8.0 Operation

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8.3 Design and development of products and services

8.3.2 Design and development planning

This requirement expands upon ISO 9001:2008 Clause 7.3.1 – Design and Development Planning. It is likely that if your organization already complies with this clause, you will already be undertaking the activities required by ISO 9001:2015 Clause 8.3.1.

You should seek and record evidence that your organization has considered the explicitly referenced considerations relating to the design and development process set out above. You should also ensure that your organization has retained documented information to confirm the identified design and development requirements were met and that design reviews were undertaken.
You must have an overall plan for how you undertake your designs.

Your plan must specify the design and development stages, activities and tasks; responsibilities; timeline and resources; specific tests, validations and reviews; and outcomes. There are many tools available for planning ranging from a simple checklist to complex software. Control product design and development planning activities including:

  1. Scope of the design e.g. customer requirements (see 8.2.2) design rationale, design assumptions, objectives, complexity, size, detail, timescales, criticality, constraints, risks, producibility, accessibility, maintainability;
  2. Stages of the design process, distinct activities and review e.g. work breakdown structure, work packages (tasks, resources, responsibilities, content, inputs/outputs), concept design, preliminary design, detail design, design review gates preliminary design review, detail design review, critical design review);
  3. Verification and validation activities comprising checks, trials, tests, simulations, demonstrations required to ensure requirements are met;
  4. Assignment of responsibilities and authorities e.g. job profiles, CVs, accountability statements, delegation of authority, levels of approval, register of authority and approvals, authorized signatories;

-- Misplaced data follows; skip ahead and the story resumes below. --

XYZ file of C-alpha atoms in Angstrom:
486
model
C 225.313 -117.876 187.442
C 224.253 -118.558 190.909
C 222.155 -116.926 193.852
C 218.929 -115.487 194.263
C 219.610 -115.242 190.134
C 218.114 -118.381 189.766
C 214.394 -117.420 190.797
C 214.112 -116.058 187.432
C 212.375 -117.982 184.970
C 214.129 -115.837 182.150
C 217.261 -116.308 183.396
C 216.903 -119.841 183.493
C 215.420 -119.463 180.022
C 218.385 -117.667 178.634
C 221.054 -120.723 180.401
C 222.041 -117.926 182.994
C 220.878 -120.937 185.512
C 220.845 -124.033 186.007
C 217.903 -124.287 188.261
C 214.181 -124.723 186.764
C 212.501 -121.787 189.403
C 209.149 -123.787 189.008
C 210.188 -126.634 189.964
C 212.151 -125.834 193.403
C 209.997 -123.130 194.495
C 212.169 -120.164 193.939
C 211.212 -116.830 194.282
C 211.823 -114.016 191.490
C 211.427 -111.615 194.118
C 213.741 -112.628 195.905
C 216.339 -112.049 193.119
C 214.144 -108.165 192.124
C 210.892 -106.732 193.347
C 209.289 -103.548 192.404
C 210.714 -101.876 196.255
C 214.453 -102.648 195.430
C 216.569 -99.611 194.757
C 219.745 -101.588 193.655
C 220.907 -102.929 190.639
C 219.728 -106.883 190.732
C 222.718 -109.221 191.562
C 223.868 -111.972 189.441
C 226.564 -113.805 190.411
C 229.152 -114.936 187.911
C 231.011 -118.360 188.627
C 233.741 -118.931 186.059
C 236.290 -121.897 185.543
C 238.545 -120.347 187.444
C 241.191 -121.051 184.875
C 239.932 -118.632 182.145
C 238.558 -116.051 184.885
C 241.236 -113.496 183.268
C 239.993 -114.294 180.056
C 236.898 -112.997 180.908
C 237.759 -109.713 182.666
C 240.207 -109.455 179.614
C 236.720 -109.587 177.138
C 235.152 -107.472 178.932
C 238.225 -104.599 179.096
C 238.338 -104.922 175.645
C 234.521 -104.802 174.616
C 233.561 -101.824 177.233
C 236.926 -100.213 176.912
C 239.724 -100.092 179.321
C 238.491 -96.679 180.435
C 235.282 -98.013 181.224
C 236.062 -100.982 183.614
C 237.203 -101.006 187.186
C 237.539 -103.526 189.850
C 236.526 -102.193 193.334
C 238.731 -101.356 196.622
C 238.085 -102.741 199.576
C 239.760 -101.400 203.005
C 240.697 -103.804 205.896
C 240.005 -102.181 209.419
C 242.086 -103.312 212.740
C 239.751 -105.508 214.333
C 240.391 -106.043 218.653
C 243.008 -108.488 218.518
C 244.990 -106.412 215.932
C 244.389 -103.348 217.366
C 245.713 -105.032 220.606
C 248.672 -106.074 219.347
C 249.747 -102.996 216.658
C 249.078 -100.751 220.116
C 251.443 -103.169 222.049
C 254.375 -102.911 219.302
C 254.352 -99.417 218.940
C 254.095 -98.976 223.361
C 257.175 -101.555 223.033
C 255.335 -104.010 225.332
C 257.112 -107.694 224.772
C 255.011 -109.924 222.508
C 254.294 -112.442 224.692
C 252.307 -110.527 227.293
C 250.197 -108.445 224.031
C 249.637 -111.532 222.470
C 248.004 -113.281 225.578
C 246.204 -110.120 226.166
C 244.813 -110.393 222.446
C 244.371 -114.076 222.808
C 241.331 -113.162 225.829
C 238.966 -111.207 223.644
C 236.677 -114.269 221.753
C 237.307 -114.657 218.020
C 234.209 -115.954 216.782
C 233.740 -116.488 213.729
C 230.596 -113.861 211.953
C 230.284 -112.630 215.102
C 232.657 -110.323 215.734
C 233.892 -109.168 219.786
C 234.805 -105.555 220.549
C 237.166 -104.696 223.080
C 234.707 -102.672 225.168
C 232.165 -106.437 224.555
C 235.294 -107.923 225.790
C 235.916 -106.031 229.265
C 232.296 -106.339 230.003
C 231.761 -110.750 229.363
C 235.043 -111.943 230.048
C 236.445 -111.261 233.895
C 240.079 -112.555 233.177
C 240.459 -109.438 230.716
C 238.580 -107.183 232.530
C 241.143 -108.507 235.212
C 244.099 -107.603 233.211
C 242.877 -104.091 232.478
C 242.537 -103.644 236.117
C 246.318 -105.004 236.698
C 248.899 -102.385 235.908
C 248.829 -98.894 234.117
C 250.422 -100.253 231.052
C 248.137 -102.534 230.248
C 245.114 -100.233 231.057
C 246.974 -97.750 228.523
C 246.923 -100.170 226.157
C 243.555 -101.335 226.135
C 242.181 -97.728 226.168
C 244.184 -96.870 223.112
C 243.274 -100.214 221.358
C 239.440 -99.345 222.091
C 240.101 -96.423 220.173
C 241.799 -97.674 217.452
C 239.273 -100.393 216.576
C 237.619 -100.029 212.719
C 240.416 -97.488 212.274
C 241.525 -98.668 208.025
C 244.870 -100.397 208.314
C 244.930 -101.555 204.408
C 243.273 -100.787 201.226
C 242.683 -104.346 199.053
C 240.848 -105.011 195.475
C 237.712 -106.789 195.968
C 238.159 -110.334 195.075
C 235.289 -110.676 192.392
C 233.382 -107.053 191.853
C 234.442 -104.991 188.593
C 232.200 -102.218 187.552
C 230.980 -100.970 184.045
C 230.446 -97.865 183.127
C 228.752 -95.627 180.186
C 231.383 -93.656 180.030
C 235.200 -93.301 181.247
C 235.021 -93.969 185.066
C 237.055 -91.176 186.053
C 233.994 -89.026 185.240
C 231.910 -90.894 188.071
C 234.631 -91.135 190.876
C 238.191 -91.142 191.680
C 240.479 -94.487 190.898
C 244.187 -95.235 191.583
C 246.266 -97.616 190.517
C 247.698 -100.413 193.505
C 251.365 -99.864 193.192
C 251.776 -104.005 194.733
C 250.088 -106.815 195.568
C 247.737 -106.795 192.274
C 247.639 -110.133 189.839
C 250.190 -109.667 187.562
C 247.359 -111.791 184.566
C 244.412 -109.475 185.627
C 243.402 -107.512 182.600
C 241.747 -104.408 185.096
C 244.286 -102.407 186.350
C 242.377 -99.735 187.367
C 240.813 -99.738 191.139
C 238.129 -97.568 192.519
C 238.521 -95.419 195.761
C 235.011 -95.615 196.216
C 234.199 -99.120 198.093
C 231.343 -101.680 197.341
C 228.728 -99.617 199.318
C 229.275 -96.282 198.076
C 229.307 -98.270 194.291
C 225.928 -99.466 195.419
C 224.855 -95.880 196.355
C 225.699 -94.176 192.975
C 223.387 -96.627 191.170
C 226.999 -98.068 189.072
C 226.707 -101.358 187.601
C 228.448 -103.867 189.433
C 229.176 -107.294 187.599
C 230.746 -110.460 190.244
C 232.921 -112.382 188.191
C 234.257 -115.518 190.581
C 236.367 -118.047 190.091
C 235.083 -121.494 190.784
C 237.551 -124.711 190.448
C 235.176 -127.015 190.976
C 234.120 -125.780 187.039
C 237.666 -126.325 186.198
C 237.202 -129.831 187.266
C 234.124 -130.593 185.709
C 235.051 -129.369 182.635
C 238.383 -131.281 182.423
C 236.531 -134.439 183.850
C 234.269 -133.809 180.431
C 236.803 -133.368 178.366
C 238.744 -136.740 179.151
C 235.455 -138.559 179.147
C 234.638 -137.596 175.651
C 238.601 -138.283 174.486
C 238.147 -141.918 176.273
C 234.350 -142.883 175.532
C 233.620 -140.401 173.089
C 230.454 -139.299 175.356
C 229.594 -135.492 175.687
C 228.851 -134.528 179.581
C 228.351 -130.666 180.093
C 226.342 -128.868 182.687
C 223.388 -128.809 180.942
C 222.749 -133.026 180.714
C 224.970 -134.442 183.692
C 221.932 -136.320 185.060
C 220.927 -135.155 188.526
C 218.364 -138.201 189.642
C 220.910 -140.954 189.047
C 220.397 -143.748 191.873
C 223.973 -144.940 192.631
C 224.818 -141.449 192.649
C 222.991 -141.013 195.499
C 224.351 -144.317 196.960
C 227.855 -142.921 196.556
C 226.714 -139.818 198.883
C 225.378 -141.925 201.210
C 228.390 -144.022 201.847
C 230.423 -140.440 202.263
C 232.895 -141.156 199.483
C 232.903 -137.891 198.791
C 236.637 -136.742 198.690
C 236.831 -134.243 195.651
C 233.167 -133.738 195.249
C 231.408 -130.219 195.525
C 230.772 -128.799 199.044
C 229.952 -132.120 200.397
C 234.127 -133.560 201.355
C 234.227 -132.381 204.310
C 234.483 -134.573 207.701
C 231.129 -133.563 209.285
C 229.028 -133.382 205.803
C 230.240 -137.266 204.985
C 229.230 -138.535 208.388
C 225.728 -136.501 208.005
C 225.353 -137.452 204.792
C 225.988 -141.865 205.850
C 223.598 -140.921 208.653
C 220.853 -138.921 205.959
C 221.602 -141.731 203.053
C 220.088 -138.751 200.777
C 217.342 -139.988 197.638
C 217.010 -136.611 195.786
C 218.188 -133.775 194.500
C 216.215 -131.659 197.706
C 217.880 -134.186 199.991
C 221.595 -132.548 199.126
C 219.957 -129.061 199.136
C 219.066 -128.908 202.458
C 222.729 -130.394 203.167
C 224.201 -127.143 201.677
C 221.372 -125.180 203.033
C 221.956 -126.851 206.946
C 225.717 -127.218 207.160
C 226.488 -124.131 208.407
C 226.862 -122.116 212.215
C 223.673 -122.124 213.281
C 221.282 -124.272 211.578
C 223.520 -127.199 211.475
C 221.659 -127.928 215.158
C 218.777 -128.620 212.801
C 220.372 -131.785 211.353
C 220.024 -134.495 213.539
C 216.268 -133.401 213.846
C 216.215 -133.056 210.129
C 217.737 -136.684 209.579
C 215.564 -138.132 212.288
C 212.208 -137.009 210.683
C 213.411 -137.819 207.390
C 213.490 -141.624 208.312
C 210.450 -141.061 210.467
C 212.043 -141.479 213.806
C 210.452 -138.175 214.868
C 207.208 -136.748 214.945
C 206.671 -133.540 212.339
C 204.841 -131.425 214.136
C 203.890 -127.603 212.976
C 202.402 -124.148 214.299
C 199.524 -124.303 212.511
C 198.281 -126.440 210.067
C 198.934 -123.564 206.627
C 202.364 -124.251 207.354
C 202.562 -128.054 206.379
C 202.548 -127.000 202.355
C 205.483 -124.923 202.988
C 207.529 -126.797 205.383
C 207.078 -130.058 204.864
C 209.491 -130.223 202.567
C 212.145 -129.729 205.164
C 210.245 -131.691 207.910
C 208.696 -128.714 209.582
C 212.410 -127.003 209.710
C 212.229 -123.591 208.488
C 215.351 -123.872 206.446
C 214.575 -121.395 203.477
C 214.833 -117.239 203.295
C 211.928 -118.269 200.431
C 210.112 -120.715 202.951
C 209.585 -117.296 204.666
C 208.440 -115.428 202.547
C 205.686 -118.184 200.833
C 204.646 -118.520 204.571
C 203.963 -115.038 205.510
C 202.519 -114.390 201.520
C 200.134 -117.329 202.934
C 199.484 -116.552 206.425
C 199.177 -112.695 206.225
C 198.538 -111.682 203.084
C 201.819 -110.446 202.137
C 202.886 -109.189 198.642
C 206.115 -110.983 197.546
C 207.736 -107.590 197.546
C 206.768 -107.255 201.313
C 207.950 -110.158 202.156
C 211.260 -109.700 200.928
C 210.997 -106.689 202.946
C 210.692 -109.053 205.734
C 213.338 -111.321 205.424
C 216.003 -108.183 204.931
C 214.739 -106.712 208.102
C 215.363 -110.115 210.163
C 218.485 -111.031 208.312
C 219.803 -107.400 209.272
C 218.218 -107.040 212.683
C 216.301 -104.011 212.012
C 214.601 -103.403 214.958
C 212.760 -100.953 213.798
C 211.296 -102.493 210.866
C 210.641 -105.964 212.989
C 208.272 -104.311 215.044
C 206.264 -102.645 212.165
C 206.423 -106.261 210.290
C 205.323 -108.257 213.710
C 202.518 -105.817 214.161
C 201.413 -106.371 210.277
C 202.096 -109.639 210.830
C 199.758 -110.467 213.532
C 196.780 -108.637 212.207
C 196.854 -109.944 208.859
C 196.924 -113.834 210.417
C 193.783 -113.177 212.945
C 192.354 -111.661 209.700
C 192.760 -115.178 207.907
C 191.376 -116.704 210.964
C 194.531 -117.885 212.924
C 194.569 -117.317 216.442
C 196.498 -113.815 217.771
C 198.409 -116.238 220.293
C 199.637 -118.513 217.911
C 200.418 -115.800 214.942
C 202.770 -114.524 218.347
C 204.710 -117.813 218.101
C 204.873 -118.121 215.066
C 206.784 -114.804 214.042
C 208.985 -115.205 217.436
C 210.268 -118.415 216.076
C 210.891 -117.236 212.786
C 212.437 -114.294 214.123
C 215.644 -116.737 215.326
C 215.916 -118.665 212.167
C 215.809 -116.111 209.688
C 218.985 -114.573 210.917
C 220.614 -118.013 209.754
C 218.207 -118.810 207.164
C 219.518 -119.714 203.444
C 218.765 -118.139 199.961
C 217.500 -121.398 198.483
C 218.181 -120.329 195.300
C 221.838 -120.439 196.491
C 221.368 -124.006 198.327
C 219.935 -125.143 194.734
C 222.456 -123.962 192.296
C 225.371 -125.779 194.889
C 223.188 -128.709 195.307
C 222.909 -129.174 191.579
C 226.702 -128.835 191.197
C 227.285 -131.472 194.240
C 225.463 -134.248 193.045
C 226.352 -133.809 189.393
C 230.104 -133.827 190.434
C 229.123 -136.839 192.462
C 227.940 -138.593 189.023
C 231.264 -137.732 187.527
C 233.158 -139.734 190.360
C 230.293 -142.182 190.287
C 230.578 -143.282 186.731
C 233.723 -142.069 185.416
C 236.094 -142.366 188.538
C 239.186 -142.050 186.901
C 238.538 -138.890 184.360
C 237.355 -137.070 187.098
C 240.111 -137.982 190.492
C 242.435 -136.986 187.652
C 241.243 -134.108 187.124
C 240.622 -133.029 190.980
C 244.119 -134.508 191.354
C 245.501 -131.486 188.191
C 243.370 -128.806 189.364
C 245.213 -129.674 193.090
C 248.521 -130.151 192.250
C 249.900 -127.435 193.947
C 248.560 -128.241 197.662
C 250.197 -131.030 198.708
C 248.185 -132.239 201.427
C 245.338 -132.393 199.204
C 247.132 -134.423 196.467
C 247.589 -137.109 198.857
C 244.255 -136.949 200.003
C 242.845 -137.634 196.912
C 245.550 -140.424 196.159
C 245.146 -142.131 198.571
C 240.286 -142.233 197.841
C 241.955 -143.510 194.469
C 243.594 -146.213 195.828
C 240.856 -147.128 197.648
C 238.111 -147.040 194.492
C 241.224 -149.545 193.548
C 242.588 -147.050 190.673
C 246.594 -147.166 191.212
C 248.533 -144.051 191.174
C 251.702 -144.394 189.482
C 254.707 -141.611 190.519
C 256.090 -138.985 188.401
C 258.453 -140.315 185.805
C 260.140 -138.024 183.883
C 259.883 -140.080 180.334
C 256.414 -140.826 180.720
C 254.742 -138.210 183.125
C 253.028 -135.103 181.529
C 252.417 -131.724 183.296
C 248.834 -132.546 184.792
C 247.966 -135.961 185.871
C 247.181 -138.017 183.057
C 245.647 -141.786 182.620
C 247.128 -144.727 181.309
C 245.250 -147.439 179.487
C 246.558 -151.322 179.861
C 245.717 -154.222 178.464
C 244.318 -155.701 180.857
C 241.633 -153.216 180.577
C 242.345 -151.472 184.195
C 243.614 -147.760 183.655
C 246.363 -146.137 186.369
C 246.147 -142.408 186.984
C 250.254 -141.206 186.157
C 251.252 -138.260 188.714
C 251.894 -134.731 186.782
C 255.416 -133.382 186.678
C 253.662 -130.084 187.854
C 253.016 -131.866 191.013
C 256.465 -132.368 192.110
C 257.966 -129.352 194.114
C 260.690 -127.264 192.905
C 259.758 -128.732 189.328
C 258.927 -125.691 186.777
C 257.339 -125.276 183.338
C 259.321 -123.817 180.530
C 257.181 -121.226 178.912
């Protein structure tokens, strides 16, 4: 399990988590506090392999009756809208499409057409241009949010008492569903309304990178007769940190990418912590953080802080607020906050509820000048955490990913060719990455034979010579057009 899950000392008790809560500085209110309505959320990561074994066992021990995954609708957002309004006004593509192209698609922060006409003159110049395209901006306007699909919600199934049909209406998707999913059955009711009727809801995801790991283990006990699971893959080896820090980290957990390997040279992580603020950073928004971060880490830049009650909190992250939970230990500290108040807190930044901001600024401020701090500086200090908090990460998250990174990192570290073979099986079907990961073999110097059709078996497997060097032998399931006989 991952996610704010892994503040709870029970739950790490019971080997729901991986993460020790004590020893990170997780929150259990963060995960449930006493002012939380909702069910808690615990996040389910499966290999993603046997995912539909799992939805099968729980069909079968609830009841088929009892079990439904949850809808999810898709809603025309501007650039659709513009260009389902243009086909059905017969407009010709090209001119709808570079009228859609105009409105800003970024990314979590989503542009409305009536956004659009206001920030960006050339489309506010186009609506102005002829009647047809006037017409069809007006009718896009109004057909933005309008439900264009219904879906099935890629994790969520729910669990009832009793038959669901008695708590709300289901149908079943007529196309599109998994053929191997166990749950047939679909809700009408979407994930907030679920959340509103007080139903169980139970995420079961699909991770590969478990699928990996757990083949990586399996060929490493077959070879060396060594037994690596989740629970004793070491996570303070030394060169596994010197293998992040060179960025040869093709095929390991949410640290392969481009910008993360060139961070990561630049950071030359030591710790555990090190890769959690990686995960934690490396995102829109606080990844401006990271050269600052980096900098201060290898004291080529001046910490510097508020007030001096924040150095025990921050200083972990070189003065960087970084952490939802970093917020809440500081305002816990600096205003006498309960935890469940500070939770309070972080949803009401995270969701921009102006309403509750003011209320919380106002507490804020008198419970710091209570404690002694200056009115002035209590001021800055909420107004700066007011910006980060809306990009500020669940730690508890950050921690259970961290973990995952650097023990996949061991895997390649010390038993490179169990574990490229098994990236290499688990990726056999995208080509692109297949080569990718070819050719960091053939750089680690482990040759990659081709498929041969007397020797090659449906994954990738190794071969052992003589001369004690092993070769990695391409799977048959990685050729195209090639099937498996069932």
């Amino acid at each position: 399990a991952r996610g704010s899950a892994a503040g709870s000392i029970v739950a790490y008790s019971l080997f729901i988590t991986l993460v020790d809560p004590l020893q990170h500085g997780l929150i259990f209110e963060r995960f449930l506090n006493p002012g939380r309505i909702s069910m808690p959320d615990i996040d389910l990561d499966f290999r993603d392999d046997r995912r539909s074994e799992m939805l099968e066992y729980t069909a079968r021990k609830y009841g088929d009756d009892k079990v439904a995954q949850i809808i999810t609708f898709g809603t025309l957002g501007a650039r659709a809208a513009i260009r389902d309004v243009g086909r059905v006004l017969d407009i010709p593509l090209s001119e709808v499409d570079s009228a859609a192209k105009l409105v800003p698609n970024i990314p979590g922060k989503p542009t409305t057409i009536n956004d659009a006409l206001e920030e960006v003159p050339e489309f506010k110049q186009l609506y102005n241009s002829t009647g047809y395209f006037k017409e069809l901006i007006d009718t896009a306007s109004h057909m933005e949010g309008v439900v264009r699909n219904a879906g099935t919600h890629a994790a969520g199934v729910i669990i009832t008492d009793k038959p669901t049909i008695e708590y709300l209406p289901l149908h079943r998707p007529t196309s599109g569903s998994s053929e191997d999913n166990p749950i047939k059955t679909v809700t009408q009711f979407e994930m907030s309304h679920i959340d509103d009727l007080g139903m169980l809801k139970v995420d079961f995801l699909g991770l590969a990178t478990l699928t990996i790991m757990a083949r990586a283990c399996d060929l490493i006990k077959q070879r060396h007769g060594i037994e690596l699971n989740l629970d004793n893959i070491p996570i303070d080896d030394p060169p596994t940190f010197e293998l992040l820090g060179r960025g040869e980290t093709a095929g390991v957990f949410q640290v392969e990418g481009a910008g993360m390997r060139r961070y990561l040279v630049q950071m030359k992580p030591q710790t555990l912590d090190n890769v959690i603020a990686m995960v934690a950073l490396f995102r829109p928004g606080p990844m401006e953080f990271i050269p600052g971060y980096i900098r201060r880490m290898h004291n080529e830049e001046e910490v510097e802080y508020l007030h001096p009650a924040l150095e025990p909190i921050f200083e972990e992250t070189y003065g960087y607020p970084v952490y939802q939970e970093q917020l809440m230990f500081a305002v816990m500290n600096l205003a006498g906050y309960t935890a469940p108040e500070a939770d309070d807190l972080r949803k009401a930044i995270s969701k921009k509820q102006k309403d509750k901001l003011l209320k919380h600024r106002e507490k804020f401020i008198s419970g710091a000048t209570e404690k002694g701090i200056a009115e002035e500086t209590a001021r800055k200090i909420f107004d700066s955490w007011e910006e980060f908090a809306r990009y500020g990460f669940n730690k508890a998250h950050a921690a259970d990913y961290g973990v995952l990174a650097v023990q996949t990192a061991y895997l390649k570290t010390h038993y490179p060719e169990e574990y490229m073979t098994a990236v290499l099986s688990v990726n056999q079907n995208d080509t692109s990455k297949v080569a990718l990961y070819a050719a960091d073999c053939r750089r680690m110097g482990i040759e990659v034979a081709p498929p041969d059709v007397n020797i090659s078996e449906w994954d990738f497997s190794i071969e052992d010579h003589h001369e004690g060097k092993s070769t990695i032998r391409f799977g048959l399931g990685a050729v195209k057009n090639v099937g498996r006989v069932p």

5. Internal and external resources such as knowledge acquisition, people, competency, investment, funding, facilities, equipment, innovation, technology, interested parties (customers, external providers, research establishments), information (principles, standards, rules, codes of practice);
  6. Organizational interfaces such as personnel and functions e.g. sales, project management, production, procurement, quality, finance, customers, end users;
  7. Levels of control required or implied by interested parties (customers, regulators, end users etc.) e.g. customer acceptance, safety checks, risk management, verification/validation activity, product certification;
  8. Required documented information e.g. design plan, design reviews, design outputs (specifications, schemes, drawings, models, data, reports), control plans, certificates.

Although the standard does not require a documented procedure, the design process needs to demonstrate how the process is controlled and planned. The organization, however, will need to provide some type of objective evidence as to what the planning activities include. This can be accomplished with the use of time-lines, Gantt charts or any other planning method such as Microsoft project manager.

In addition, auditors would likely want to see objective evidence of how the interfaces between other processes are managed, either through statements, or in associated procedures, process mapping, and matrix approach or in the time line planning.

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